Tribalism and Cooperation

Today’s topics:

  • How tribalism, evolutionary evolved, solved some problems and created others, especially in the modern world;
  • The counter idea of “coöperism”;
  • Current events about Chick-fil-A and Republican condemnation of anti-racism.

I talk of politics as manifesting ‘tribalism’ a lot; tribalism is a real thing, and it evolved for a reason. But the world has expanded, and many of the problems of the world today come from competing tribes, who by definition don’t want to cooperate. So are we doomed to the corrosive effects of competing tribes forever? Can the world never come together to solve global problems? Here’s an excerpt from a recent book that I noticed as interesting, but haven’t decide to buy, at least not yet.

Big Think, David R. Samson, 30 May 2023: Humanity solved the “trust paradox” by going tribal — and paid a horrific price, subtitled “Evolutionary pressures drove the formation of tribes who encoded their values in myths and symbols. Was this cooperation cursed?”

An excerpt from Samson’s book Our Tribal Future: How to Channel Our Foundational Human Instincts into a Force for Good, from St. Martin’s Press.

Key Takeaways

One of the most intractable problems for all social species is whom to trust. Different parts of the brain seek different solutions to the same problem — leading to the “trust paradox.” After kin, humanity put its trust in friends and then in tribes.

Beginning with the earliest step:

Kin selection—the preferential bias for those who are genetically related—was the first answer concocted by evolution several hundred million years ago and has faithfully served Earthlings ever since. The challenge is scale. When considering plants, social insects, and even naked mole rats, kin selection works predictably. However, when you scale up complexity to species that rely on meaty brains, long-term memory, and special kinds of social arrangements, then something else is needed.

Then invoking the trolley problem and the Trust Paradox.

The next solution, after kin, was friendship. Rare in the animal kingdom, friendships worked keenly for humans living in face-to-face social worlds. Humans are not the only species with friendship, but it’s not typical in the animal world and the way human friendship is expressed is special. Friendship serves as our species’ crowning ethical achievement and has been suggested to be the origin point for the evolutionary emergence of morality.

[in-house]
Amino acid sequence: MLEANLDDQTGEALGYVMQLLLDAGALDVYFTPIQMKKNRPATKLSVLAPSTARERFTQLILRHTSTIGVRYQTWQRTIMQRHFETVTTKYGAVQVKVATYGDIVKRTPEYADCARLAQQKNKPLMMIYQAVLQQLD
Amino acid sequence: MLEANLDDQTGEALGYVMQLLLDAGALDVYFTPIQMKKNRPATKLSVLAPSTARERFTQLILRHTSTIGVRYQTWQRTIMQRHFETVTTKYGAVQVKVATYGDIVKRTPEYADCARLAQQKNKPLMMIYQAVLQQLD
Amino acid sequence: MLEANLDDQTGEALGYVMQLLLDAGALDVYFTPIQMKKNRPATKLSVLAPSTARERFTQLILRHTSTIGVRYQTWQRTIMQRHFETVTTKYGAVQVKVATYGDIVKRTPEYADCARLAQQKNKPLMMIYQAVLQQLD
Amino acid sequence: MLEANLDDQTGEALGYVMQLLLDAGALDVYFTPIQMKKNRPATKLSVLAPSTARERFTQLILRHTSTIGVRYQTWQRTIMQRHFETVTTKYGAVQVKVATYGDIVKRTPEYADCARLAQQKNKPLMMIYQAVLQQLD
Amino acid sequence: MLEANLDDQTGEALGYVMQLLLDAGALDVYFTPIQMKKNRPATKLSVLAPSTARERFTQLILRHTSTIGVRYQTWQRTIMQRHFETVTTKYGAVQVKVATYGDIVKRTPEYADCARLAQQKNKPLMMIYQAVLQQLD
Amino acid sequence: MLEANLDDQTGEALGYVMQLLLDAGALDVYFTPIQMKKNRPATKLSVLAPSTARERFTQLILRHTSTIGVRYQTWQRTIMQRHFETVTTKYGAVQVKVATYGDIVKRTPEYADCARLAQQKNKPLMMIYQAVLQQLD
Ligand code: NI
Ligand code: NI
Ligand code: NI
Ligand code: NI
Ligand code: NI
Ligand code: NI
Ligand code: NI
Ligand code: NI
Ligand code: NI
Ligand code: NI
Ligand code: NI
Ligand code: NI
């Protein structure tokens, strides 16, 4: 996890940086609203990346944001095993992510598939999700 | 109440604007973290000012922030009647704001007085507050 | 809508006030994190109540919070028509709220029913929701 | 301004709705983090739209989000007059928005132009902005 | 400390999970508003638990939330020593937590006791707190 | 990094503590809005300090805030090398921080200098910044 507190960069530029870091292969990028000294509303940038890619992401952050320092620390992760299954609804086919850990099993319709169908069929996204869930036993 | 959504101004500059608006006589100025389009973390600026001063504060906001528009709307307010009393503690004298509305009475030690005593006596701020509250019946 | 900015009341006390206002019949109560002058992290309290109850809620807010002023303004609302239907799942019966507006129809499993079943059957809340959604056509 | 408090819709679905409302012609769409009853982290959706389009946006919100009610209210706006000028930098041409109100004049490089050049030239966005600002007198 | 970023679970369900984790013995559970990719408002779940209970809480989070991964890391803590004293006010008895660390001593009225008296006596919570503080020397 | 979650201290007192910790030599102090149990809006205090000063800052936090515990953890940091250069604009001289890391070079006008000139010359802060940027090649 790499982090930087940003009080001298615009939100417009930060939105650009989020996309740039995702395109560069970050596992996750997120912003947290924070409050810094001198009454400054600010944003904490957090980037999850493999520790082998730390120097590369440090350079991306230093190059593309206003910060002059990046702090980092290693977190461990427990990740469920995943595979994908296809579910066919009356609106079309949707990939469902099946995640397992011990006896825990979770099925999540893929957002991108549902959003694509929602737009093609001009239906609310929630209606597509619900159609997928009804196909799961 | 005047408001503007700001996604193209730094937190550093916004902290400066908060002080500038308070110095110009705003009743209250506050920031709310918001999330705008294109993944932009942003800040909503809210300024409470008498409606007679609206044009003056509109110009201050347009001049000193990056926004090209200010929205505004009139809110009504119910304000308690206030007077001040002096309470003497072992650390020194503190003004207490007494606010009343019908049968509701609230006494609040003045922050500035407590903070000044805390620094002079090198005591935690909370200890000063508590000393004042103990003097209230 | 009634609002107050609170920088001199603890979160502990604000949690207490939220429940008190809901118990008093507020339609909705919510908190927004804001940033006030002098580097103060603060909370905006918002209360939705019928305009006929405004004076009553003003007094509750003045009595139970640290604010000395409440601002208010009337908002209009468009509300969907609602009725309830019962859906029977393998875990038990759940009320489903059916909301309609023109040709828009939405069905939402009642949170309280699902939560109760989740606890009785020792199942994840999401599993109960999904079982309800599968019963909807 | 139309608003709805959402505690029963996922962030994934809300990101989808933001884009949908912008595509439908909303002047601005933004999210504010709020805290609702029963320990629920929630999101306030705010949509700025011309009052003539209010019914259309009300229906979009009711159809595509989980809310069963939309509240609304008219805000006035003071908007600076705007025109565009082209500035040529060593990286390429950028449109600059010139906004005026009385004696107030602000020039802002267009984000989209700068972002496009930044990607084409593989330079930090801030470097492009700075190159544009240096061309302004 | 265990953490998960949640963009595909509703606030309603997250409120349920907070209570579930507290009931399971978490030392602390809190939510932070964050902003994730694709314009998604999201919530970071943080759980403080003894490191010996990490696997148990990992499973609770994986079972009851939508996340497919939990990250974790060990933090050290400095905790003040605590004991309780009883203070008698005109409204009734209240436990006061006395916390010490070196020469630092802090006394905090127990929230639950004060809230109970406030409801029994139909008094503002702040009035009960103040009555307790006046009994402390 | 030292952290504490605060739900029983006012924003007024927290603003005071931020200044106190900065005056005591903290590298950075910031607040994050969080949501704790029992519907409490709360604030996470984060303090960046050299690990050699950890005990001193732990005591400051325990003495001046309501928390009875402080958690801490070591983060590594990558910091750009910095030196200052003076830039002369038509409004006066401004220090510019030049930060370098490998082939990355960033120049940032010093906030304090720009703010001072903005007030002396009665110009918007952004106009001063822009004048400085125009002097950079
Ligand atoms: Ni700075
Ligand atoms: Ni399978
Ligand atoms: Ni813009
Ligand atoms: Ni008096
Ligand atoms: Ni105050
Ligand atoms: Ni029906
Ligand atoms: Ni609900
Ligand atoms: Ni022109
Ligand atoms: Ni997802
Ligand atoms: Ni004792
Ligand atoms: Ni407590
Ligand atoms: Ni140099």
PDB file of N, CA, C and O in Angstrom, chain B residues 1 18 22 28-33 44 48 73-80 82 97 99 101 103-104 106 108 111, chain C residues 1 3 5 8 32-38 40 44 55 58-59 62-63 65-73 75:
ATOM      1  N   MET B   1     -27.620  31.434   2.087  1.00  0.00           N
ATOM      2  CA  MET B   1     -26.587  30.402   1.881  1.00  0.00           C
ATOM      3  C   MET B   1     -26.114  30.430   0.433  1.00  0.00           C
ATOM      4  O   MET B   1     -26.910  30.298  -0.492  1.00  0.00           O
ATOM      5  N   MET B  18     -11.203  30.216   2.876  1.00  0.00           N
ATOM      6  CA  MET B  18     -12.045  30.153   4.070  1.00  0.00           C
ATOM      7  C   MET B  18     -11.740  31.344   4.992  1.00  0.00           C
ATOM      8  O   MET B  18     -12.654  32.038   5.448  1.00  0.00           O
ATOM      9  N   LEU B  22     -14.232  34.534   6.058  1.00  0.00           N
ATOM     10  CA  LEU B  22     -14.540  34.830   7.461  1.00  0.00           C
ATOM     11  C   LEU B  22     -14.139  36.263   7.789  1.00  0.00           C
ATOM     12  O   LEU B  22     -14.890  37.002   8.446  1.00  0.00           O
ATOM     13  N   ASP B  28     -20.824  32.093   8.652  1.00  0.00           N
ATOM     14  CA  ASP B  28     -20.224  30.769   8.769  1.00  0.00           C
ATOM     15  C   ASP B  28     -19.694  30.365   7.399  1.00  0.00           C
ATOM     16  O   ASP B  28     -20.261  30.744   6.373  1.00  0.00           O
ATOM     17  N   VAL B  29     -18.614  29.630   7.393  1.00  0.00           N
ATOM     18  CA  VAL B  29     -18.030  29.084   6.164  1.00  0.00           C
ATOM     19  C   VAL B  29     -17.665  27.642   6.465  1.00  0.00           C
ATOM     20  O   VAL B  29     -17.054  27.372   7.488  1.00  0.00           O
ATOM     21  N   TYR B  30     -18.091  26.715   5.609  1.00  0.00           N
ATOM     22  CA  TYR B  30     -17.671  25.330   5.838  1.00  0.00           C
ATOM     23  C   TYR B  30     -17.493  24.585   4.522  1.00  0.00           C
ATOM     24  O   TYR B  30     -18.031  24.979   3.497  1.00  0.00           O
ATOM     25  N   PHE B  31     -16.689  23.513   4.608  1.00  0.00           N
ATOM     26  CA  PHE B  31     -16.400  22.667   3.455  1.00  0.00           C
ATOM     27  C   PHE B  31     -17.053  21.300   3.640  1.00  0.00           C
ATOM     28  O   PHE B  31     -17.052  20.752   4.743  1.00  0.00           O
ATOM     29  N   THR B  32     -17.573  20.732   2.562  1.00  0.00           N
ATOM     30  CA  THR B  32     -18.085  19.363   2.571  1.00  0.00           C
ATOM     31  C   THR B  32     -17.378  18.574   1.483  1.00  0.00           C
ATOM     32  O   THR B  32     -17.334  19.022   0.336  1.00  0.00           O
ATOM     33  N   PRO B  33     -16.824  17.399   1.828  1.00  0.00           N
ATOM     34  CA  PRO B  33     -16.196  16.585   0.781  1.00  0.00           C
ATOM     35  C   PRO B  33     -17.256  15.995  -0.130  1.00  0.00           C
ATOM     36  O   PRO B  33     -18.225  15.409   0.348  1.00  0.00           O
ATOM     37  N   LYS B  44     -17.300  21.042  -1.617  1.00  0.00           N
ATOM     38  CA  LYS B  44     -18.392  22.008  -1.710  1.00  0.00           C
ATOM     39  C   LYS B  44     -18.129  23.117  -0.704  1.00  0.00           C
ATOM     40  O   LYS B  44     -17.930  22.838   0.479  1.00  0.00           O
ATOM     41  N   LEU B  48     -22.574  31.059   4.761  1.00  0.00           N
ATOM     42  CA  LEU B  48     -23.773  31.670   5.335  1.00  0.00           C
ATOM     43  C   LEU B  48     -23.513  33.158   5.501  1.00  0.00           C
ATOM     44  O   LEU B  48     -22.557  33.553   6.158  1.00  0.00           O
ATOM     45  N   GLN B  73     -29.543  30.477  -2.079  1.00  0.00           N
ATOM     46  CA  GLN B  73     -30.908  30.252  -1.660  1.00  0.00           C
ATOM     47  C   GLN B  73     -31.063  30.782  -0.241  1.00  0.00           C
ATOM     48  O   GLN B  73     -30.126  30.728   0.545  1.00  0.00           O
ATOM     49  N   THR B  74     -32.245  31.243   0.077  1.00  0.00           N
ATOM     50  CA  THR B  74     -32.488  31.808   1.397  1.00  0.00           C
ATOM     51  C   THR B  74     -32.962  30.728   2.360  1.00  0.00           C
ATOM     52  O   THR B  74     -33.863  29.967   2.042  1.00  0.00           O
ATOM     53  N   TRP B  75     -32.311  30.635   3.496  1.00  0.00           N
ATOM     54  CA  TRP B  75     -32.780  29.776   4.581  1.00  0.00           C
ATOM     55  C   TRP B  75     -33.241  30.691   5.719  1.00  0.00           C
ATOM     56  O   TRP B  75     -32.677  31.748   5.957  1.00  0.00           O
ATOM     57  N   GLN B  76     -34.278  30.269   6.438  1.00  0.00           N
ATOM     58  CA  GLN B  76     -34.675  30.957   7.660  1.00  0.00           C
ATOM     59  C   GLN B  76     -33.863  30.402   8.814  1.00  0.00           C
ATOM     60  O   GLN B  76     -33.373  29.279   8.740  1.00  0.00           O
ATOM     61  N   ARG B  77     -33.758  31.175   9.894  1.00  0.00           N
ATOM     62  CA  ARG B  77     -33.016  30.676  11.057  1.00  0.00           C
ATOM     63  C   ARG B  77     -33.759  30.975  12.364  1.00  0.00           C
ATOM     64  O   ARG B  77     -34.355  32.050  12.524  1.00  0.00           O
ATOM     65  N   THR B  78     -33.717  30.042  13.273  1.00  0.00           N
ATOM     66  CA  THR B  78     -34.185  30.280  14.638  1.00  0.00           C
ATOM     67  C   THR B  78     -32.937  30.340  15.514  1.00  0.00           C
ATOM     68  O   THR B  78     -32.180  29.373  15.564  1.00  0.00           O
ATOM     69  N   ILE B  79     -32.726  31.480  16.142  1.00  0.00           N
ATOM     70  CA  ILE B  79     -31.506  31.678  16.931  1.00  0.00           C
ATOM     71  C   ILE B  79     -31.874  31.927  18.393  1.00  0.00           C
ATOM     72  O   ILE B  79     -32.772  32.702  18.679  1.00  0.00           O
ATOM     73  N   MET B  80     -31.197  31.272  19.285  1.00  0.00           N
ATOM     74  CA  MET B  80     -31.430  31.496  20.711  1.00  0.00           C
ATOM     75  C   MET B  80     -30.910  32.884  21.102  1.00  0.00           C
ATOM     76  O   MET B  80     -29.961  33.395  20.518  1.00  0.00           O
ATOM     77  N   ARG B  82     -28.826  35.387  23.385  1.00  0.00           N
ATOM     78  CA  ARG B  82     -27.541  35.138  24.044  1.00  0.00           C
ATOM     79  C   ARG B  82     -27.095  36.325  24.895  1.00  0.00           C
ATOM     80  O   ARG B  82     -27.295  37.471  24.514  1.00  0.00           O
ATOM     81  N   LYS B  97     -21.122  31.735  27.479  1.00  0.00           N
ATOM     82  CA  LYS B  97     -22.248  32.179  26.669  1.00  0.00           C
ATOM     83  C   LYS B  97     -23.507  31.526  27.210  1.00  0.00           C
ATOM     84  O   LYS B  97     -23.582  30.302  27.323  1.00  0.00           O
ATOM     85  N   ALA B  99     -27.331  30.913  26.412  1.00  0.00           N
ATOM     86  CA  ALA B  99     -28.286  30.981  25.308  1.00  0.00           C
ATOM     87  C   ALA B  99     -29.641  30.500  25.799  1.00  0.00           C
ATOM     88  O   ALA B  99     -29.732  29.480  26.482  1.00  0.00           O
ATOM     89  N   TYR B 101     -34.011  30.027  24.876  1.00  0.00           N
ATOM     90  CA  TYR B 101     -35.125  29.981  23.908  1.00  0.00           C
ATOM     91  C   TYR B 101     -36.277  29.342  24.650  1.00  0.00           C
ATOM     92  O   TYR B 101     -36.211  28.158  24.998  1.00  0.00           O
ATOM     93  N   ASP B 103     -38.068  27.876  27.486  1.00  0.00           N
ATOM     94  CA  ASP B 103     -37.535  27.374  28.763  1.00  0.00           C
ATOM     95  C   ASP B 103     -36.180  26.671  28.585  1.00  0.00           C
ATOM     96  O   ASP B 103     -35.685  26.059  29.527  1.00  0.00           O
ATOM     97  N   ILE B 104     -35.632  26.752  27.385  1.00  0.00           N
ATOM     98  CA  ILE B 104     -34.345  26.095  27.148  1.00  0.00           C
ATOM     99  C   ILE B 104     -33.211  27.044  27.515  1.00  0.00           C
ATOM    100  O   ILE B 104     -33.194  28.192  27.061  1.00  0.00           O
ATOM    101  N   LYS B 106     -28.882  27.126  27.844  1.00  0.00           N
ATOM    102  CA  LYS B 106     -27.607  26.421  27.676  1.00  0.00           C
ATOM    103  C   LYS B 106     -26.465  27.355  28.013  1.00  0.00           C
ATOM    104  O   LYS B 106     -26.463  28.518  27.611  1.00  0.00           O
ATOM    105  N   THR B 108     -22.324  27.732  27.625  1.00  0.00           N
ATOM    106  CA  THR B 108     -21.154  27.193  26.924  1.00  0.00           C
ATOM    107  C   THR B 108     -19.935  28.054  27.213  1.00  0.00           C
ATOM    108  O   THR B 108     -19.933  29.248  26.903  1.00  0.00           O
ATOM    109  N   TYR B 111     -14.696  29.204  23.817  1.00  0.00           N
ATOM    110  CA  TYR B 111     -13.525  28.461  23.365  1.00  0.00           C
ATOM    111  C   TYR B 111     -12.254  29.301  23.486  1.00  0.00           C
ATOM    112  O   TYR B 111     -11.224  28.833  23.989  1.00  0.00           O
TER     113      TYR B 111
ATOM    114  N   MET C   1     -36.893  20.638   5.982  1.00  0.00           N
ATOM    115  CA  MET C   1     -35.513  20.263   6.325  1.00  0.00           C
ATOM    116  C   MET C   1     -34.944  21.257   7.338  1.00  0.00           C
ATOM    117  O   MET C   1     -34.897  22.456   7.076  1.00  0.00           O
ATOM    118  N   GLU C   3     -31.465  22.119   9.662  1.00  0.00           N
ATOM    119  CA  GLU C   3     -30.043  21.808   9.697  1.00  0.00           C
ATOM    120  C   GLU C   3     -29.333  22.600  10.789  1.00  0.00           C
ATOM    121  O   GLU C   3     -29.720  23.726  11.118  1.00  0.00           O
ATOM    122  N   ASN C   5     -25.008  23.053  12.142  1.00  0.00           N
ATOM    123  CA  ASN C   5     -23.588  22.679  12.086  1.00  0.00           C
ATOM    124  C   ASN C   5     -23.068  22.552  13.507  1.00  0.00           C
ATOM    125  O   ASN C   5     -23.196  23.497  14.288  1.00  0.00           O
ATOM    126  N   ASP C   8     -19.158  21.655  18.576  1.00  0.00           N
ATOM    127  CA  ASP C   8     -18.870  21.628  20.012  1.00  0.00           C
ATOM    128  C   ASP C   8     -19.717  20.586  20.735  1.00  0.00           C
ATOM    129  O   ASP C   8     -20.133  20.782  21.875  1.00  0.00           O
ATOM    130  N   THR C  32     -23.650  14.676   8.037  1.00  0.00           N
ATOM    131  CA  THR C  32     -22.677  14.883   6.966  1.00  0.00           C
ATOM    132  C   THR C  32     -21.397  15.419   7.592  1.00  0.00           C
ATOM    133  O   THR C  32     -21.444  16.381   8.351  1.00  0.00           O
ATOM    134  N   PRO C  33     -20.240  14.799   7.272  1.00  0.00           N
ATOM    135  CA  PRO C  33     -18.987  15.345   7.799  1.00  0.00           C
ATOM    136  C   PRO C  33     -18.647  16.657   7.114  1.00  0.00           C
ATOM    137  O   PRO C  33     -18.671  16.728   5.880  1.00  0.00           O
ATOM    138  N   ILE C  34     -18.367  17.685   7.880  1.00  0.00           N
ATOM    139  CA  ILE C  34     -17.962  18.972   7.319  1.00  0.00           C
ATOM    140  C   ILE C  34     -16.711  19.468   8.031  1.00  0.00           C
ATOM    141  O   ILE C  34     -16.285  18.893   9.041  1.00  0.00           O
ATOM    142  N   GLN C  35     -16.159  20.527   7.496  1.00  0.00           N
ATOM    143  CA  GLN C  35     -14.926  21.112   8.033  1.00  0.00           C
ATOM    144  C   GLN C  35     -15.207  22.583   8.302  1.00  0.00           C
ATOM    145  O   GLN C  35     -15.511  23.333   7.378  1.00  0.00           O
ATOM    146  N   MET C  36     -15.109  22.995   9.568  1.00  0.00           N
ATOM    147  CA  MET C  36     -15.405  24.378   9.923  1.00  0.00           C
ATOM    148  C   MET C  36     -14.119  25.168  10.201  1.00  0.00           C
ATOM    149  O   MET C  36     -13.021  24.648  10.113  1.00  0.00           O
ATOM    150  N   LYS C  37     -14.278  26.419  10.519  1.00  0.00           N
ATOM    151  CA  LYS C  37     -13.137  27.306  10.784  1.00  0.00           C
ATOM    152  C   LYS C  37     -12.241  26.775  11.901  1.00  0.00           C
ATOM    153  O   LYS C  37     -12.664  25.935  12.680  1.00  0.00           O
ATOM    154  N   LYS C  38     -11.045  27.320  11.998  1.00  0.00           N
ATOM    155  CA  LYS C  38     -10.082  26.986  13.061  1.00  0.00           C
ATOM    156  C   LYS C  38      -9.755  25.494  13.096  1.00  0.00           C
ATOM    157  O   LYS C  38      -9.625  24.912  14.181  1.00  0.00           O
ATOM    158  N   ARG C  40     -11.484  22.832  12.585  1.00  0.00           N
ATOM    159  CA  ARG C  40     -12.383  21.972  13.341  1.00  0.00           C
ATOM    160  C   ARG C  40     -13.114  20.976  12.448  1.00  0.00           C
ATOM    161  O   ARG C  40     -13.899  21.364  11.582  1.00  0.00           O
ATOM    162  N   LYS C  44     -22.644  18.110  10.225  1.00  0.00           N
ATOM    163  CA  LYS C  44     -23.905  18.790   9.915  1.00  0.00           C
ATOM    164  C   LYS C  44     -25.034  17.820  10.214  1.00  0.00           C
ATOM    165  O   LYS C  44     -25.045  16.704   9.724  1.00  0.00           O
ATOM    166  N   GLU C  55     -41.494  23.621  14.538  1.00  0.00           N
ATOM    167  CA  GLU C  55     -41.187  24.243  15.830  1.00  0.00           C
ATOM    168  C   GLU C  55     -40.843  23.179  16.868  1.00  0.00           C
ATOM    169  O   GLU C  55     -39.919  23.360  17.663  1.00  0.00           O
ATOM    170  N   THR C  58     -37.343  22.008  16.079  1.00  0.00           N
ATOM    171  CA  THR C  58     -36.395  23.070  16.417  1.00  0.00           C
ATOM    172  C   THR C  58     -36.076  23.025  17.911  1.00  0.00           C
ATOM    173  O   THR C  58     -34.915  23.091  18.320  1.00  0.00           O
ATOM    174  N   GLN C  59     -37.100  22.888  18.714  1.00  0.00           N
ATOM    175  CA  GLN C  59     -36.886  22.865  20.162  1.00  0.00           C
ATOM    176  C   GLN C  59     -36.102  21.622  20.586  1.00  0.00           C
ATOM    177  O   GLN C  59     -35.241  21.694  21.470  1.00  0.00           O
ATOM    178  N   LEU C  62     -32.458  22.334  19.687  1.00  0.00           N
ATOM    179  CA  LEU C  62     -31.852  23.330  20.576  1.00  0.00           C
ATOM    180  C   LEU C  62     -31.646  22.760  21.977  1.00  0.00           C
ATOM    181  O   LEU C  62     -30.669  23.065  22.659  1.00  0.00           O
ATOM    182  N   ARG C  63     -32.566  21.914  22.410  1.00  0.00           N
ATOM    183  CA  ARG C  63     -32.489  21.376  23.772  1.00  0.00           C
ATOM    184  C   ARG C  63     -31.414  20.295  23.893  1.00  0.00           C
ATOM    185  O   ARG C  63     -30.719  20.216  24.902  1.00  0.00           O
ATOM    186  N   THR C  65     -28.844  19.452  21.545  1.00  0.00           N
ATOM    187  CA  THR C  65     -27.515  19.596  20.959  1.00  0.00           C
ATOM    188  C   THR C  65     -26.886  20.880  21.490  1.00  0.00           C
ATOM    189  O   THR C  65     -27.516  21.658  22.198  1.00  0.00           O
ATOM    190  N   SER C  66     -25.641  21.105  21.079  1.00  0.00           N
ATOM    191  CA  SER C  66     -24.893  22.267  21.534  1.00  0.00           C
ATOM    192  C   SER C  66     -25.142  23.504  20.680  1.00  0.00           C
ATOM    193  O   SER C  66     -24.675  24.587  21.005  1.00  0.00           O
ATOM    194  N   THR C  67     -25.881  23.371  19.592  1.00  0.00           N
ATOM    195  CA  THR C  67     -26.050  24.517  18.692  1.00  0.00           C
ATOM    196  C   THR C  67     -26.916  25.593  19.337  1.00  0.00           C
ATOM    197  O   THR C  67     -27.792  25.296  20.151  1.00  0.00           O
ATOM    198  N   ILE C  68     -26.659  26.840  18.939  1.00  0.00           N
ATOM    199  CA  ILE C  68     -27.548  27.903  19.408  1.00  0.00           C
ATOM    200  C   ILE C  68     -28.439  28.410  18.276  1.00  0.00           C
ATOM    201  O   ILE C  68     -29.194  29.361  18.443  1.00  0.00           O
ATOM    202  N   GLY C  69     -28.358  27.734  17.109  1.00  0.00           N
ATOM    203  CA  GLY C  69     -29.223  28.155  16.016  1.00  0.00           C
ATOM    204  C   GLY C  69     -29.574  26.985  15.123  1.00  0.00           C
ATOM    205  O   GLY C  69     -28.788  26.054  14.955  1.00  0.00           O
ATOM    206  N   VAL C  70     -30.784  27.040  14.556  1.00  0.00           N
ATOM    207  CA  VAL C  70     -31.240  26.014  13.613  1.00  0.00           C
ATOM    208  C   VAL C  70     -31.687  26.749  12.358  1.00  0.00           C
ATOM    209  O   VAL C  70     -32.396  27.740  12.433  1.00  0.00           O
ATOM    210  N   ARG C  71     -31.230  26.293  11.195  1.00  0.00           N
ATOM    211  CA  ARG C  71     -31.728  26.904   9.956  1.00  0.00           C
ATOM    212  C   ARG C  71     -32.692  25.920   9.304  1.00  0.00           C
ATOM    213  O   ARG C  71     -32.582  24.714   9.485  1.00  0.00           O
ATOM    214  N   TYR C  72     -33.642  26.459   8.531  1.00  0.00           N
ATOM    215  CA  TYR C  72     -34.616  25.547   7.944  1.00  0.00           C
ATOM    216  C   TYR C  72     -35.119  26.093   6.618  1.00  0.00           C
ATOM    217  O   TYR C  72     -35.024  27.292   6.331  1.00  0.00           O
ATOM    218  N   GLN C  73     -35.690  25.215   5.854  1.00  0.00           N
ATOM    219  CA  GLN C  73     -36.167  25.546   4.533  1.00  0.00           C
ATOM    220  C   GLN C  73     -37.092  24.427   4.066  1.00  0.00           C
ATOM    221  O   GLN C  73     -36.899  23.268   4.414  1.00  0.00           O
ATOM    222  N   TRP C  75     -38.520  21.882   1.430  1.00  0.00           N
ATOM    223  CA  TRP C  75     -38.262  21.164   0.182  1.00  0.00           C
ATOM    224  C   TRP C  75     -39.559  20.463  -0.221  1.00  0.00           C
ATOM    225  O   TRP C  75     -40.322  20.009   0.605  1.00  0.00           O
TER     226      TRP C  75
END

As opined by Nicholas Christakis: “Our assembly into networks of friendships sets the stage for the emergence of moral sentiments. At their core, moral compunctions relate to how people interact with others, especially those who are not kin and for whom the bonds of kinship and the inexorable workings of inclusive fitness are not enough of a guide . . . friendship lays the foundation for morality.”

(Needless(?) to say, morality *evolved* because it enabled larger and larger groups of humans to cooperate, and those larger groups survived while non-cooperating groups did not. That’s how it works. That evolved morality wasn’t handed down in some divinely written holy book, it was merely recorded in supposedly-divinely-written books, by people.)

The principles of this morality were enshrined in myths and legends. But as with so many things this solution wasn’t able to handle scale.

We were so successful in reproducing that we became encroached by strangers. Humanity needed a new answer to the trust dilemma.

The answer was to become tribal.

As we explore the natural history of tribalism, we will see that some three hundred thousand years ago humans chanced upon a revolutionary adaptation that led to the encoding of the Tribe Drive in our DNA. This was the evolution of nested groups, each with their own particular symbols—and enshrined shared myths and values—that bound participants together in trusting relationships. All tribes are, in effect, a type of secret society, and the passwords to unlocking full rights and responsibilities of membership reside in the symbols used to verify that one is part of the tribe.

Religion is one such signal.

The ancient Israelites recorded it in their sacred texts, in Psalms 16:1: “Preserve me, O God, for in You I put my trust.” The Mesopotamian goat herders of three thousand years ago were putting to scale the tribal solution our African ancestors had innovated three hundred thousand years beforehand. If we all believe in the same tribal God, we can trust each other even though we may have never before met. If your signal is not received as honest, you gain no entrance into the social inner sanctum. But if others recognize your signals as honest, you pass the test and are treated with a positive bias and, buttressed by your shared identity protective cognition, given tribal privileges.